Vimeo Blog CMS Migration to WordPress
Originally, the Vimeo Blog was a custom-built CMS that lived inside the monolithic PHP platform that powers Vimeo’s product services. Which, by the way, PHP still powers Vimeo to this day. As of writing, the application structure has largely moved away from its original monolithic approach to a more microservice-based structure. During this restructuring effort around early 2018, the CMS was on its last legs — for context the original CMS was constructed sometime around 2005.
The original blog CMS was wild to behold. Image assets had to be manually uploaded to a CDN, and content was written in Markdown. Not exactly ideal for editors and newcomers.
We searched for viable migration options. A headless architecture was researched, but at the time, it looked like a daunting task for a team that had limited technical resources. Self-hosting looked appetizing and cost-efficient, but technical oversight still remained a lurking problem. Enter WordPress VIP. Fully managed, secure, and developer-first support. This was it. The posts migration went off without a hitch, and the whole installation sits behind a reverse-proxy setup powered by Fastly.
We partnered up with Progress Labs to build out the main Vimeo Blog theme based on designs our Brand Team put together. I became the de facto maintainer of the Vimeo Network while WordPress VIP continues to handle the hosting. Code deploys go out via successful CI builds on CircleCI and Github. It’s a pretty decent modern setup for web publishing and couldn’t have been done without the collaboration of multiple teams and engineers across Vimeo, WP VIP, and Progress Labs.
I later helped oversee its expansion over the next few years into a multi-site network. The Vimeo Festival & Awards, Vimeo Experts, Streameo, and Vimeo Create marketing pages (and more!) are all powered by this network of sub-sites.
The main site features a curated homepage, and sub-sections of buckets of recently published posts in selected categories.
Over time, we added tons of editorial do-dads, widgets and tools for web publishing. Multiple post types support, several post templates, custom Gutenberg blocks and SEO-rich features. We scaled up a custom library of house ads linking users to Upgrade or product features, and built a library of custom forms that integrate with Salesforce and Vimeo’s CRM data pipeline. Editors have full control of the content they author within a set of guided templates and custom fields.
I built a small cookie-parser script, so we can author logged-in and logged-out content. Very handy for who find their way to the blog but need to get back to the product-side of Vimeo.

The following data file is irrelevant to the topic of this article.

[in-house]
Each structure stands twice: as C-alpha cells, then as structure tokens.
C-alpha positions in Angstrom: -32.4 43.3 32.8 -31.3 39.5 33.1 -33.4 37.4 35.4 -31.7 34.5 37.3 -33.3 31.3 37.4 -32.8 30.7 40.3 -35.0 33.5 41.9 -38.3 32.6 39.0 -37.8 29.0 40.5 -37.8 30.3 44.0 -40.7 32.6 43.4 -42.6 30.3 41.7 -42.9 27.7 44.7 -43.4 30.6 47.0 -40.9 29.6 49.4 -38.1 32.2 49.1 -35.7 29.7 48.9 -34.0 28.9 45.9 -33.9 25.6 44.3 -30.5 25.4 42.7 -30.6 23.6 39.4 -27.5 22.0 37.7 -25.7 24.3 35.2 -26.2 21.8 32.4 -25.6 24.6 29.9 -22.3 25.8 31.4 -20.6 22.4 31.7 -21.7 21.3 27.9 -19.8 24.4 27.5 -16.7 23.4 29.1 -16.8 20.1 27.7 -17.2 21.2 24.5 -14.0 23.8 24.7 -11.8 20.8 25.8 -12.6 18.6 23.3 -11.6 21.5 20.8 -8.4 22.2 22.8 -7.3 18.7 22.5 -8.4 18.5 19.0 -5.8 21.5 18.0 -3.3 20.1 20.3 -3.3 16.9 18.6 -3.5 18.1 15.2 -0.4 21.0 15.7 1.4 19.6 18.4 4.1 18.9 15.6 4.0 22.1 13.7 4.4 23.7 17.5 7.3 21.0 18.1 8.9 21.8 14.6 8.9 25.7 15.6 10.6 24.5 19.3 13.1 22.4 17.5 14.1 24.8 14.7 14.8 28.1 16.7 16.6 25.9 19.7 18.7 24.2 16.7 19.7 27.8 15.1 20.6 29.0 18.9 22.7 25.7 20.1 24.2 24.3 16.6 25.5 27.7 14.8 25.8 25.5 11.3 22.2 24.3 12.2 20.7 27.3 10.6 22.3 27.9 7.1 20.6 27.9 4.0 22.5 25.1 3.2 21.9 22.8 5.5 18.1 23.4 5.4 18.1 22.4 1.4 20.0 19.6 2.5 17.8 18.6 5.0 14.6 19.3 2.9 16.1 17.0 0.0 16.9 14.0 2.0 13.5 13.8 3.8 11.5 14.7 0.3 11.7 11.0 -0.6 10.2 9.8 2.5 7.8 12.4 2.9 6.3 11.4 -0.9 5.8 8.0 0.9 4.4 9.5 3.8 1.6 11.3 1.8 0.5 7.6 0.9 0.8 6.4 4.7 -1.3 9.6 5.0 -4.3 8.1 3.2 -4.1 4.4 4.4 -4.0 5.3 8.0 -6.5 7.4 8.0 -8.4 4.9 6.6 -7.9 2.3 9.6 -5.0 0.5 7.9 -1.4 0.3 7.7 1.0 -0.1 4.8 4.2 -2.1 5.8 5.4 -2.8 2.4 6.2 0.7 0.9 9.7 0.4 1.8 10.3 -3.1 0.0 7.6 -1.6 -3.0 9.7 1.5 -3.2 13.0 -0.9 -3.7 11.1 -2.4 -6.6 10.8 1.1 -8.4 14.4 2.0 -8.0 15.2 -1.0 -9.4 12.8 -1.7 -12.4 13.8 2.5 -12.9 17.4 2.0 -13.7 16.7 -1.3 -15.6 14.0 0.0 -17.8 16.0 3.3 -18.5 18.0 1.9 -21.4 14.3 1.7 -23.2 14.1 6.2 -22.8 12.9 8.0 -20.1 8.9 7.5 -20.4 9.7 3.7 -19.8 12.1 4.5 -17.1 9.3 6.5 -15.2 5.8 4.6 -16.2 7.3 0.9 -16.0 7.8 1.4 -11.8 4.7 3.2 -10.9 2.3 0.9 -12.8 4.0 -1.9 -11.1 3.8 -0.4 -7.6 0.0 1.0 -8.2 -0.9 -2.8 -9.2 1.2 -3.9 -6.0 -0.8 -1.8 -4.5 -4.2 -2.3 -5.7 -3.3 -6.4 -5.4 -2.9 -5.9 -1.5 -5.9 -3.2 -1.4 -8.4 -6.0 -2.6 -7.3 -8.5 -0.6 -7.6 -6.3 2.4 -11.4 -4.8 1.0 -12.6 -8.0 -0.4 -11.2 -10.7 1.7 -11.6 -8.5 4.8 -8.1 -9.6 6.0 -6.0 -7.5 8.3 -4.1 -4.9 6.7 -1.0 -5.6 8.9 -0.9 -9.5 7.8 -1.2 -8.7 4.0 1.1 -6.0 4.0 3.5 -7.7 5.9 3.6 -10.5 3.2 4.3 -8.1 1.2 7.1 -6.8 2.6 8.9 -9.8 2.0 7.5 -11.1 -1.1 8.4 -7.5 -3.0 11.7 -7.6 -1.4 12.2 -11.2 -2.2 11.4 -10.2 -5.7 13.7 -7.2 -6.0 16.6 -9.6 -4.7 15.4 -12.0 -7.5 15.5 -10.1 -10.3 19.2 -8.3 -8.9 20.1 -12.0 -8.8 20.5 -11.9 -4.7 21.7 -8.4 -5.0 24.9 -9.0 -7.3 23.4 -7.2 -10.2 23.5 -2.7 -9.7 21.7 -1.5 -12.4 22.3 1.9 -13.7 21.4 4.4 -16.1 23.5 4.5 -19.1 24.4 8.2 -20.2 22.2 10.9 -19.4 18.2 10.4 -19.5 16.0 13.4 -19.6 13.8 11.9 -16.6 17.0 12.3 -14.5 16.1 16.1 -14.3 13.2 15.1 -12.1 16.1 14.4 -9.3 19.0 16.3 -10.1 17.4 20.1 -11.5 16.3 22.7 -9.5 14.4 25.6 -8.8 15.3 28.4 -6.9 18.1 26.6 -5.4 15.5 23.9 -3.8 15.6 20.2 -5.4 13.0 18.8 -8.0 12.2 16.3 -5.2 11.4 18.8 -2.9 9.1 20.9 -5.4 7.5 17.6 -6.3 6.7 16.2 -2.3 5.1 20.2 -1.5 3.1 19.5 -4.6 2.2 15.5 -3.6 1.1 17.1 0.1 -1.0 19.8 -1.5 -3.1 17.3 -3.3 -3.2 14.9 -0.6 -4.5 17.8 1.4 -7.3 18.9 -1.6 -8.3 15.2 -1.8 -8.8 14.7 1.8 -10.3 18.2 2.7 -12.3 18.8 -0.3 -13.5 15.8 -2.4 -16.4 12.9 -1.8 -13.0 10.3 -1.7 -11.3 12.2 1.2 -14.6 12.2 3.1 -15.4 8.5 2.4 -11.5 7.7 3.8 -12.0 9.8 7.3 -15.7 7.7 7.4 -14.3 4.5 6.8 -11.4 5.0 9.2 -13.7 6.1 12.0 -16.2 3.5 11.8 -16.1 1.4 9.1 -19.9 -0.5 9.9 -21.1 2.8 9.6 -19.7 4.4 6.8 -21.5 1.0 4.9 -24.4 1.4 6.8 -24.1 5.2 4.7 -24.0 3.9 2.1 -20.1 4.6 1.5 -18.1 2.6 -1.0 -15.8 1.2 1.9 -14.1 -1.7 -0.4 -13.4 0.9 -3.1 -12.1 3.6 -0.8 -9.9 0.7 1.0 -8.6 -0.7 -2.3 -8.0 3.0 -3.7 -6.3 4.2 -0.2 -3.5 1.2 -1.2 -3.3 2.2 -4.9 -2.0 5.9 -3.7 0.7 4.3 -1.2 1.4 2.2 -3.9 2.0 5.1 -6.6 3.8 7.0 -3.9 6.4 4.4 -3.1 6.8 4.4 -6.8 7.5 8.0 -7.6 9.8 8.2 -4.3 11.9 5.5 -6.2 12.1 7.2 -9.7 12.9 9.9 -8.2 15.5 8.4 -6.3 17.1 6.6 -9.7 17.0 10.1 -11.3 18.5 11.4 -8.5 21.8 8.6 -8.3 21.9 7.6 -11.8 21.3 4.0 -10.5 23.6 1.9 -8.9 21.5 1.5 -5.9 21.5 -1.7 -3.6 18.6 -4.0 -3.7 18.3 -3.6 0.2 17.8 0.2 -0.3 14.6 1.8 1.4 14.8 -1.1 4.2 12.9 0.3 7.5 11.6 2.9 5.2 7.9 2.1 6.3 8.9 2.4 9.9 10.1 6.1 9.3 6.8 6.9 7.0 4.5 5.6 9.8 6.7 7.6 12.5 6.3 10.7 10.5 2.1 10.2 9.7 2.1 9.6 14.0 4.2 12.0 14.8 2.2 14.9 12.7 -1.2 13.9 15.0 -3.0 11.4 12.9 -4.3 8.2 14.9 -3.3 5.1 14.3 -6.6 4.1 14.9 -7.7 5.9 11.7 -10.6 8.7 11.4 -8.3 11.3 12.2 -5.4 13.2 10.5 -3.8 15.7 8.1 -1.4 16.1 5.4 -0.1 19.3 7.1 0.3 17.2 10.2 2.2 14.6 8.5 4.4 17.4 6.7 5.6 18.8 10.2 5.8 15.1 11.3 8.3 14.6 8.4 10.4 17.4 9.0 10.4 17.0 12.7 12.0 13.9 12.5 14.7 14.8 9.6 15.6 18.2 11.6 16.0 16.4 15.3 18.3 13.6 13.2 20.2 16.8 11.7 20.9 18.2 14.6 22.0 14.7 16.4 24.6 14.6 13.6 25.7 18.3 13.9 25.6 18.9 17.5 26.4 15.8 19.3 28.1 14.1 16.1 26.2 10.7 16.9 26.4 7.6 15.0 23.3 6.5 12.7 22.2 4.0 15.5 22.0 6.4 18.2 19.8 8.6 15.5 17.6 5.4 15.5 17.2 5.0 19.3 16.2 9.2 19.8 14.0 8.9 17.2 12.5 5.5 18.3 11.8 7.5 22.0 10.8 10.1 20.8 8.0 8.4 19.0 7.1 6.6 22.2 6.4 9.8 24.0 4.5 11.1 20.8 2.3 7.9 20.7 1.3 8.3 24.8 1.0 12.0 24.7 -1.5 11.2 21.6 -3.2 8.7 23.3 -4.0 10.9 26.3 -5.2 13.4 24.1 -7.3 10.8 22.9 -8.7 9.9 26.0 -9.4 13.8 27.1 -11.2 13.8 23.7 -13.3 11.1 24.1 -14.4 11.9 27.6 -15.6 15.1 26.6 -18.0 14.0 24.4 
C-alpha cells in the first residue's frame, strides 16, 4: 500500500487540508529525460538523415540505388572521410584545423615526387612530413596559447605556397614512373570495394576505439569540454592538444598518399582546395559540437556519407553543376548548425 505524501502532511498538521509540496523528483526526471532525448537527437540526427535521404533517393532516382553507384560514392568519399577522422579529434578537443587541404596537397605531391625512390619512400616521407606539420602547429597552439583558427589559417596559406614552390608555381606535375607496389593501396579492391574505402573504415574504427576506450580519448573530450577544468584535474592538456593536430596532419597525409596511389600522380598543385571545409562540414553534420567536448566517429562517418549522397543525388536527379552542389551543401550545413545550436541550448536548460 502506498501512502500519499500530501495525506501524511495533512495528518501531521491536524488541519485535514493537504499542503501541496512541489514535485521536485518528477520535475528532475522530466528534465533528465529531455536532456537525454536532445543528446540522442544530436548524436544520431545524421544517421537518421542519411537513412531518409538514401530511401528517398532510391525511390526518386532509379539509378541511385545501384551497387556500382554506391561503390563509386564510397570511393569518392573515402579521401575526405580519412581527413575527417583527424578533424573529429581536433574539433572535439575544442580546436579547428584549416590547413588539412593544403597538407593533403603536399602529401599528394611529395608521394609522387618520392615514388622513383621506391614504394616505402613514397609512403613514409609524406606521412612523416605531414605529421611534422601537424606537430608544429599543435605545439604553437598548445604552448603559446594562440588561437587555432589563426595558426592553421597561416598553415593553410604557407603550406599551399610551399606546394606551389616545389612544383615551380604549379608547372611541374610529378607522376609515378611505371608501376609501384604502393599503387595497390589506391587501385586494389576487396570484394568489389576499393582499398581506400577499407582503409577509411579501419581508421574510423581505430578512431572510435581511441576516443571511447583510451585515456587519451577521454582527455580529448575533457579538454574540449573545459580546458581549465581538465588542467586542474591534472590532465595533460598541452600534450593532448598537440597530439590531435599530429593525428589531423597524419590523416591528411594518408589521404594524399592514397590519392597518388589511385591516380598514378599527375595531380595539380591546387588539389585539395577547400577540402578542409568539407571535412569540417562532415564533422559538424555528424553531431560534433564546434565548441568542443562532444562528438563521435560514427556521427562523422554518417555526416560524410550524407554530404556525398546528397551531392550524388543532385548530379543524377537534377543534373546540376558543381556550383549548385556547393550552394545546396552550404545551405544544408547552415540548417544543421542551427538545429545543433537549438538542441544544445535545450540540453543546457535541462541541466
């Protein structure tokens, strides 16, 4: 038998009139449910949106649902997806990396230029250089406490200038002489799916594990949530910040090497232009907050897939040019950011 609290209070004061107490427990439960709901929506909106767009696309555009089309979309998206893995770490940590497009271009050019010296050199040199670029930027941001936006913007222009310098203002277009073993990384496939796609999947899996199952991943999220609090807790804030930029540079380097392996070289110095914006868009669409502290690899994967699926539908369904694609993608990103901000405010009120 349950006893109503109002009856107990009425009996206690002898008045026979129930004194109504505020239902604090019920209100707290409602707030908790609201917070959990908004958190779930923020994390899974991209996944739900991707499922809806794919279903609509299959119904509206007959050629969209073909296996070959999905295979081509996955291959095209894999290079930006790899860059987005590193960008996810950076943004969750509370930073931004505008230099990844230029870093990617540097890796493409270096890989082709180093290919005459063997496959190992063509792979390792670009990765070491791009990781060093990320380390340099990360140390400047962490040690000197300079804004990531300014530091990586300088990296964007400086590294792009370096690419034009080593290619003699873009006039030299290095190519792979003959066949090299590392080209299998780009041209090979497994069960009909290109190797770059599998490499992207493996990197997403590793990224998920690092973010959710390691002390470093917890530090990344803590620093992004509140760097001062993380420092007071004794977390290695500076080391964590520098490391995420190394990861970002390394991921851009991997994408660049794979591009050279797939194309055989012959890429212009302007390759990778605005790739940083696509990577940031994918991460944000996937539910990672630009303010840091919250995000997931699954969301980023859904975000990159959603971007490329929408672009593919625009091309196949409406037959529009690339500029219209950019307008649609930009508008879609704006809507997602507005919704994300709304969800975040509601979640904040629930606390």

We tries to author as much content around Vimeo embeds as possible, so we built a bunch of internal tools around embedding as well. This was a great way to circumvent using GIFs as a featured image in posts. Since Vimeo has an excellent feature to play videos like GIFs as a Background Video (also known as chromless playback).
The Vimeo Festival & Awards has been happening (in one incarnation or another) since 2012. The VFAs (as it has been called) essentially grows larger, and larger each year.
One small snag — the pandemic made the 2020 season a bit tough to scale without in-person festivities. So we took a playbook from our Streameo, and decided to do a live event instead. Vimeo’s in-house production teams really did most of the work. The website merely served as a portal to view the collection of nominees and live event.
Core pieces of the site included: a homepage, a nominees index, nominee clip pages and a gated watch page (for the day of the event). Post-festival, the site went into a sort of read-only mode where content was archived for all to see.
This project was wholly completed by Progress Labs. I only served as a technical advisor to Vimeo’s Marketing Checkout and newly founded Partnerships teams to get this Enterprise-level referral program off the ground.
The Create Marketing project was somewhat unique to Vimeo. As Vimeo’s growth efforts outpaced our ability to develop certain Marketing/SEO pages, we hired a contractor to build out a small, but nimble theme specifically around marketing Vimeo Create templates. In this example, it highlights Vimeo Create’s potential in creating Instagram story content .
I only served as a technical lead one this project — guiding our contractor to build a maintainable and extendable theme. I helped organize a Gutenberg Block that highlights Create Templates through a private Vimeo API that automatically pulls in template content based on the categories editors select.
Vimeo’s in-house production and content teams spent months writing, interviewing and producing three shorts that captured how Vimeo’s newest and most interesting cohort — the small business owners, use Vimeo’ tools such as Vimeo Create.
From a teen beauty boss to a real estate agent on a mission — Vimeo is sharing the stories of small businesses doing big things with video.
This project won a Webby Award in 2021. Stories in Place was a grant project funded by Vimeo. We awarded cash directly to black filmmakers to share their stories amid a year of heightened racial injustices, the pandemic and economic collapse.